How to Stop Comfort Eating and Stress Eating
The Shame. Guilt. Disappointment.
Stress eating. Comfort eating.
I know what emotional eating is like – coming home, feeling stressed and anxious and having an overwhelming urge to eat. Heading straight to the kitchen and reaching for the familiar favorite comfort foods.
It felt like I was eating on autopilot, barely pausing between mouth-fulls. There was no sense of fullness or satisfaction, although the eating did make me feel better in the moment.
Knowing I should stop, but not wanting to. The thoughts of, “Well, I blew it, so I might as well just keep on eating.” Planning to do better tomorrow, there was always tomorrow. But knowing in the back of my mind I’d probably fail again. I knew I didn’t want to feel this way about myself, but I also didn’t know how to stop stress eating.
Then, after, feeling a little sick at how much junk I had eaten. The shame and sense of disappointment. Emotional eating caused more of the negative feelings I was trying to deal with.
It was a vicious cycle.
But I broke free, and if you struggle, I know you can too.
So how do we change this destructive pattern? How do we stop stress eating?
It starts with self-compassion. Understanding that there are things we are struggling with, and we are doing the best we can.
We also need awareness – awareness to understand our triggers, and an open willingness and curiosity to experiment to find healthy alternatives.
If we want to break the pattern of stress eating, comfort eating, instead of just trying to stop, we need strategies – some will work better than others, depending on the day, the circumstances, and our mood.
The first thing I want you to do is to think about your triggers – the where and the when.
Second, make a list of possible alternative actions that will deliver a reward, without sabotaging your health and well-being. Being mindful, having a plan, and then taking new action.
Third – be compassionate when you find yourself struggling. And remind yourself that it will pass – I think, for many of us, there is the fear that we won’t be able to feel centered and in control again, that the cravings will just go on and on, and we will end up returning to poor eating patterns.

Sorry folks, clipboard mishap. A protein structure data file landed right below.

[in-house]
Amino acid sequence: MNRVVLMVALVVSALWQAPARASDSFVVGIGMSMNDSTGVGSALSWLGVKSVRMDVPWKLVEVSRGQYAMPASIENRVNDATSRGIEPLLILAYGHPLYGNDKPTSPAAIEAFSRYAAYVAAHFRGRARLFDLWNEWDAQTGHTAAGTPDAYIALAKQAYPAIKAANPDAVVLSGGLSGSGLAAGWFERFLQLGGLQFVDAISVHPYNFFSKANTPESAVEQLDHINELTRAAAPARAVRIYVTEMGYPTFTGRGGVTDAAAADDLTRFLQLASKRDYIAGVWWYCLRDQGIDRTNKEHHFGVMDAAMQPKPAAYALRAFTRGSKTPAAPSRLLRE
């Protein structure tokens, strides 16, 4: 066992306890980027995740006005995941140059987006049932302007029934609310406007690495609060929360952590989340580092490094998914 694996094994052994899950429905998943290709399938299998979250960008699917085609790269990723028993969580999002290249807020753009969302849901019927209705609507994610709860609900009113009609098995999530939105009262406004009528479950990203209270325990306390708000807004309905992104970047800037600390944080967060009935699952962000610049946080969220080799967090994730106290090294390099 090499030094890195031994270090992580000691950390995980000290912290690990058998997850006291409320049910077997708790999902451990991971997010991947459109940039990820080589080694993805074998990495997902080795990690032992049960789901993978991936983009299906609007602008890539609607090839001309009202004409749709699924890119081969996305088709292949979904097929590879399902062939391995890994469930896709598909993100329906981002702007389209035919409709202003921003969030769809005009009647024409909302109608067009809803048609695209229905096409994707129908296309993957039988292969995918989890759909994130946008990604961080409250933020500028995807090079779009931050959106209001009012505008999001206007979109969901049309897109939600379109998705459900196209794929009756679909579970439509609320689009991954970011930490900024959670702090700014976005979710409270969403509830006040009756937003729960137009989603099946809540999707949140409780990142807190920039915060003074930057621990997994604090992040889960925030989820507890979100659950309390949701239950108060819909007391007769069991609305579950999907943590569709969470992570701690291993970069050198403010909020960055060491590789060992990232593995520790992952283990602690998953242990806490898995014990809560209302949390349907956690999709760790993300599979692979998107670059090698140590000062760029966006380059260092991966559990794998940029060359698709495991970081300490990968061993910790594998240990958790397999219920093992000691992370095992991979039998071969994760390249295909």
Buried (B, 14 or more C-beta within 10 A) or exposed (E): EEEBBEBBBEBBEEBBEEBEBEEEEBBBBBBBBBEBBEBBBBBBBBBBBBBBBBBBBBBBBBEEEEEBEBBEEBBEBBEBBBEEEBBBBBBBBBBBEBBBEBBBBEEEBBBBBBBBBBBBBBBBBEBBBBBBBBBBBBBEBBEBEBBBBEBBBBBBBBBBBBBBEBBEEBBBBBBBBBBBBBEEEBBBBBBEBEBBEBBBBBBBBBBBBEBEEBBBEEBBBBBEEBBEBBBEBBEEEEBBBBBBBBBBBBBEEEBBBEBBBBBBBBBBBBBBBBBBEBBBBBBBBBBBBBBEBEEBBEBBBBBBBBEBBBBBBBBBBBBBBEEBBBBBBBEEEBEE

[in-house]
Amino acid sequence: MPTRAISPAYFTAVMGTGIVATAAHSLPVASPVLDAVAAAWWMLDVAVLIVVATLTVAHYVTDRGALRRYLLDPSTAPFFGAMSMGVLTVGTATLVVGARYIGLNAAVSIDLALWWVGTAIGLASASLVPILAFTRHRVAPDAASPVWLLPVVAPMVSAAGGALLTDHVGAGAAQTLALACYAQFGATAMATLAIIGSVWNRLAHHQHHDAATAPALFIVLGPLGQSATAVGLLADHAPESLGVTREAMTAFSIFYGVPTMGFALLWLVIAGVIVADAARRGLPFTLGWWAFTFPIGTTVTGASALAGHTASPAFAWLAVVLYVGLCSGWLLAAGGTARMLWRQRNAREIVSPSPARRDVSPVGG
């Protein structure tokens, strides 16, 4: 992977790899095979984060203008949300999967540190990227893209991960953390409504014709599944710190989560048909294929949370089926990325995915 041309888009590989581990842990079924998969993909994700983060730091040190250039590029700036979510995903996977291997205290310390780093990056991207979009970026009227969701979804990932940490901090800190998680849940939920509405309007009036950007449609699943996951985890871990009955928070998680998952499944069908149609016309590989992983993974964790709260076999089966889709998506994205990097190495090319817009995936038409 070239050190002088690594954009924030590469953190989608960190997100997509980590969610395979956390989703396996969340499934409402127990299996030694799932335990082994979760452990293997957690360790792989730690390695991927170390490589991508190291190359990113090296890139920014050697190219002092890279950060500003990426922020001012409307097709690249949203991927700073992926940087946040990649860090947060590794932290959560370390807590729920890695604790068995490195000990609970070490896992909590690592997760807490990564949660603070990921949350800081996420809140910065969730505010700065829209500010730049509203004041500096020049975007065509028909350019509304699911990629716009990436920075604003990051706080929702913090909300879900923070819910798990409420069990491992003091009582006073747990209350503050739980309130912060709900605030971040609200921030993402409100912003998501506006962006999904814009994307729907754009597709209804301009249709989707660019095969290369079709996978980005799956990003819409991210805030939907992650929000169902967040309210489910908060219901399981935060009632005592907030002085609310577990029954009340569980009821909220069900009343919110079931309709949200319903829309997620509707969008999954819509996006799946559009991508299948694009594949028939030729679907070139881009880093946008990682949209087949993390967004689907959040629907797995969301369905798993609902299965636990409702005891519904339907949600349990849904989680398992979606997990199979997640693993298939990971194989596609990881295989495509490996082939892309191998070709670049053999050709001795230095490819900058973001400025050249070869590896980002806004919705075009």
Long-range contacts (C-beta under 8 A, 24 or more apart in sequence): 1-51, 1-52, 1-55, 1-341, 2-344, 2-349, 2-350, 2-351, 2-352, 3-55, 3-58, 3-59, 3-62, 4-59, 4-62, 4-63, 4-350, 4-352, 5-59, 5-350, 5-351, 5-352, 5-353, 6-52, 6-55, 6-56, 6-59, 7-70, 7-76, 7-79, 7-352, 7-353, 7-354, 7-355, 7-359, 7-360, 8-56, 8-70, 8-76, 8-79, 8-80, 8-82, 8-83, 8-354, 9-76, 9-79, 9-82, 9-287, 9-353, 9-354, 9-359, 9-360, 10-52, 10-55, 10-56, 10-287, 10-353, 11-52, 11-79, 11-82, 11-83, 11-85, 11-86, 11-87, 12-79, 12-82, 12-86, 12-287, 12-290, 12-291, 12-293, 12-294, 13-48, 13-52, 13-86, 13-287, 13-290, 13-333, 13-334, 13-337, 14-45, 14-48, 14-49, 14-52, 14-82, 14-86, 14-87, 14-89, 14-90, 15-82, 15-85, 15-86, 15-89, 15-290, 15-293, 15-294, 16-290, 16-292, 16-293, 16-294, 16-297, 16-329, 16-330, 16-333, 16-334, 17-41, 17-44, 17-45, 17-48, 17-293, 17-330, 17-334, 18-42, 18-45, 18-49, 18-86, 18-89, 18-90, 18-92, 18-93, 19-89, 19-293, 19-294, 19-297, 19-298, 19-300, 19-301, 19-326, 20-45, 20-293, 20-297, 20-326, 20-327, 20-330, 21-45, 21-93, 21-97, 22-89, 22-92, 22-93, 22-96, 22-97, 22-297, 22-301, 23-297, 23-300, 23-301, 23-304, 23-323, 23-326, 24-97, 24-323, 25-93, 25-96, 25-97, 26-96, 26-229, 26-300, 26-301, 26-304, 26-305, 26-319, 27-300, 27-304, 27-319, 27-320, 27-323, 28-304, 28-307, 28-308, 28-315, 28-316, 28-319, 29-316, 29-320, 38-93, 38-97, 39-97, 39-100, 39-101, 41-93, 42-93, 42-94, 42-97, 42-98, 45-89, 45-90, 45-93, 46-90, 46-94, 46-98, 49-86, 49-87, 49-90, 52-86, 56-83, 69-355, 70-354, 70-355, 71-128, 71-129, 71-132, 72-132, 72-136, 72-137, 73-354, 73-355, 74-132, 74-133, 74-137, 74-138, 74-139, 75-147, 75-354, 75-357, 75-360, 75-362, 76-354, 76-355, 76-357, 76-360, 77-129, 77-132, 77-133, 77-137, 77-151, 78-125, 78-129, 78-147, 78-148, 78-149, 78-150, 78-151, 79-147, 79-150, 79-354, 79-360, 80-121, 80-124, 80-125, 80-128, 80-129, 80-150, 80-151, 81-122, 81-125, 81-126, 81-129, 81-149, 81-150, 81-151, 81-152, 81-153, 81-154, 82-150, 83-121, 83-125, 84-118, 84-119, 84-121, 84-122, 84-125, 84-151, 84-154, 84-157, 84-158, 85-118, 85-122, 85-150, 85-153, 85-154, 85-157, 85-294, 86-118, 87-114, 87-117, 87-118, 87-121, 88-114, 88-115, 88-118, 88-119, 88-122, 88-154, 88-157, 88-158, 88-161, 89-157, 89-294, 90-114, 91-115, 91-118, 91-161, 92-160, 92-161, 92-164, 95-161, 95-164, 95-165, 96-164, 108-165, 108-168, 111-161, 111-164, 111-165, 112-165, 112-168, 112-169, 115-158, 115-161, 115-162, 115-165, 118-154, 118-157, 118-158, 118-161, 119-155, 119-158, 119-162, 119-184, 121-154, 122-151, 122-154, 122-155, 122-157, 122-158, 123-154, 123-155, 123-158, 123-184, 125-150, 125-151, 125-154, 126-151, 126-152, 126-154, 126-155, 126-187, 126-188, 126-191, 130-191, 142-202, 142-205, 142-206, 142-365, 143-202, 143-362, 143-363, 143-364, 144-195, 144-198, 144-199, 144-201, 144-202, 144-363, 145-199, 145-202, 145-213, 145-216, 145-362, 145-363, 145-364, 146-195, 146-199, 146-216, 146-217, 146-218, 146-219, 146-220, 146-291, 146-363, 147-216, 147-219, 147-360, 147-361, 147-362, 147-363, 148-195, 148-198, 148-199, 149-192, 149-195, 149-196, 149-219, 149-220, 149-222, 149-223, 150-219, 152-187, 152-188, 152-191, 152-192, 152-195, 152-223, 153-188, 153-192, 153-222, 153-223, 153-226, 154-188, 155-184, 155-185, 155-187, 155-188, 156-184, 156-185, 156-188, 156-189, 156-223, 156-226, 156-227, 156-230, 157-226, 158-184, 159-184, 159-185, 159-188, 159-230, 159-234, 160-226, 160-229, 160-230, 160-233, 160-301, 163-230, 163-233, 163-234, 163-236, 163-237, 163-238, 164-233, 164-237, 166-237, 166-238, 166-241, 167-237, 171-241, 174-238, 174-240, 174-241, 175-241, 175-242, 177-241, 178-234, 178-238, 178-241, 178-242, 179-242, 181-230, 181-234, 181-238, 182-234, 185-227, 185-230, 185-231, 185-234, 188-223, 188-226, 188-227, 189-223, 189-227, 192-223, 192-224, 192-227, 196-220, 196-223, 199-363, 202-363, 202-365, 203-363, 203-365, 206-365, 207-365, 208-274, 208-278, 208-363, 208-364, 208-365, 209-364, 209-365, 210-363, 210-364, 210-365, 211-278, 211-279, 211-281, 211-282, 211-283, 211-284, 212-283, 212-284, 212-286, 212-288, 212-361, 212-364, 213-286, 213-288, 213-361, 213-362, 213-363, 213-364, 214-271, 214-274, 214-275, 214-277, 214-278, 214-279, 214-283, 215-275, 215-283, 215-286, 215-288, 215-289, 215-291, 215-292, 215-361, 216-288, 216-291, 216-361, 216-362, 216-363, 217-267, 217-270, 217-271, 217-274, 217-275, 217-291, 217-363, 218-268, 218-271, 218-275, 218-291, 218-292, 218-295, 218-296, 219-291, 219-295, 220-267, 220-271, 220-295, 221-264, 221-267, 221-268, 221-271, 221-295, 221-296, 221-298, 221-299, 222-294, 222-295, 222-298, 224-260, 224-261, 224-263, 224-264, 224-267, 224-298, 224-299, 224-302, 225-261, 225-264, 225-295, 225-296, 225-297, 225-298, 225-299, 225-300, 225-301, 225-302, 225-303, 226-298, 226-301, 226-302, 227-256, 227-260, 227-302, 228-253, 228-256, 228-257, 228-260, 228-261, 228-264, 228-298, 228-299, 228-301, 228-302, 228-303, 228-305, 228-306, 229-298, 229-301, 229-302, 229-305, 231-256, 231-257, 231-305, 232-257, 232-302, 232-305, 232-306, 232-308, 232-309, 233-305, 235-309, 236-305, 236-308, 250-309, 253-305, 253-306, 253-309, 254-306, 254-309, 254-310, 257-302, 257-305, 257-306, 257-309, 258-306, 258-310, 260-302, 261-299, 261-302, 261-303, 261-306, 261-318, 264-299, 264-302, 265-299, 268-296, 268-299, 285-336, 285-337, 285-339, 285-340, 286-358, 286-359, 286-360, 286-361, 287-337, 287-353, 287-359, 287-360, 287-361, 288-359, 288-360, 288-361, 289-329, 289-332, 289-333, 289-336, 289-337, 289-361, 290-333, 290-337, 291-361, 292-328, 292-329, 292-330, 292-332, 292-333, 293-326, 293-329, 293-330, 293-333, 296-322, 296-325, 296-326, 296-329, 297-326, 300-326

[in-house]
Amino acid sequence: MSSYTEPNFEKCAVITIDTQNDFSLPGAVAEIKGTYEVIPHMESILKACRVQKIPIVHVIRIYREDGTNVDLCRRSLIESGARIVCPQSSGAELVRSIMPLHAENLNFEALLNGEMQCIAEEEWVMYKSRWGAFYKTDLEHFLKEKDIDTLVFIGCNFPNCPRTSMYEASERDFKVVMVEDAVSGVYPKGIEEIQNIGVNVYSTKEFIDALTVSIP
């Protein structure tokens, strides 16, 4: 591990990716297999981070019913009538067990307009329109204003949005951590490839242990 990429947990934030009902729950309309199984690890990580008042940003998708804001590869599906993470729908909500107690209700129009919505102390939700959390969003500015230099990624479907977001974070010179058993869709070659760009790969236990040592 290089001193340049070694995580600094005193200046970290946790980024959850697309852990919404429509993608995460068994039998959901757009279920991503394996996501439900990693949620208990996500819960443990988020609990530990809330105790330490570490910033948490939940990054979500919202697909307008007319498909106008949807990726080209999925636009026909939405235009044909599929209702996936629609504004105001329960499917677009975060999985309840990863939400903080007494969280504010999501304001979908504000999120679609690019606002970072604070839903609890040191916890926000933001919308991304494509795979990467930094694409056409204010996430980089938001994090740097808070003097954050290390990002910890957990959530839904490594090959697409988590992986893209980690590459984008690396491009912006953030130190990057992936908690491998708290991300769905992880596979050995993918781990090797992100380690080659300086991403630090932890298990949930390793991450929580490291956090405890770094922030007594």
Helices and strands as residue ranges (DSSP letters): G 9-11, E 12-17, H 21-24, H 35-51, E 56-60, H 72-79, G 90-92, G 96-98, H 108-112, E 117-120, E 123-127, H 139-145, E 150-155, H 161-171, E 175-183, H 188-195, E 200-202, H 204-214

Pay attention to your triggers – and have a plan for alternative ways you can cope.
- If you are depressed or lonely, call, text, or make plans with someone.
- If you’re anxious, expend your nervous energy by dancing to your favorite song, squeezing a stress ball, or taking a brisk walk.
- If you’re exhausted, treat yourself with a hot cup of tea, take a bath, light some scented candles, or wrap yourself in a warm blanket.
- Take a brief walk
- Read something inspiring (you could write your own positive mantra or affirmation and store it on your phone or keep it in your wallet, or wherever you can have access when you need it.
- Watch a funny video or read some silly jokes online – laughter is a great stress-reliever.
- Practice deep breathing. Inhale slowly to the count of four – pause – then exhale slowly to the count of four. Repeat four times.
Pause and check in with yourself when you feel the urge to comfort eat. Can you put off eating for 5 minutes?
While you are waiting, check in with yourself – how are you feeling? What do you really need right now? What would truly feel nourishing – mentally, physically, emotionally?
If you find yourself comfort eating, slow down and really pay attention to your food – the taste, texture, colors. Put the fork down between bites, and aim to chew food at least 15-30 times. Bringing more mindfulness to eating helps us receive more pleasure, feel more satisfied, and feel fuller sooner.
And finally, I want you to know you are definitely not alone in this. So, so many people struggle with this. Instead of hiding in shame, let’s talk about it and support each other.
What’s your biggest trigger for stress eating?
What are some ideas you have to change this pattern?
Let me know in the comments, or join the Seeking Joyful Simplicity Facebook Group for more ideas and support for living with Vibrant Health.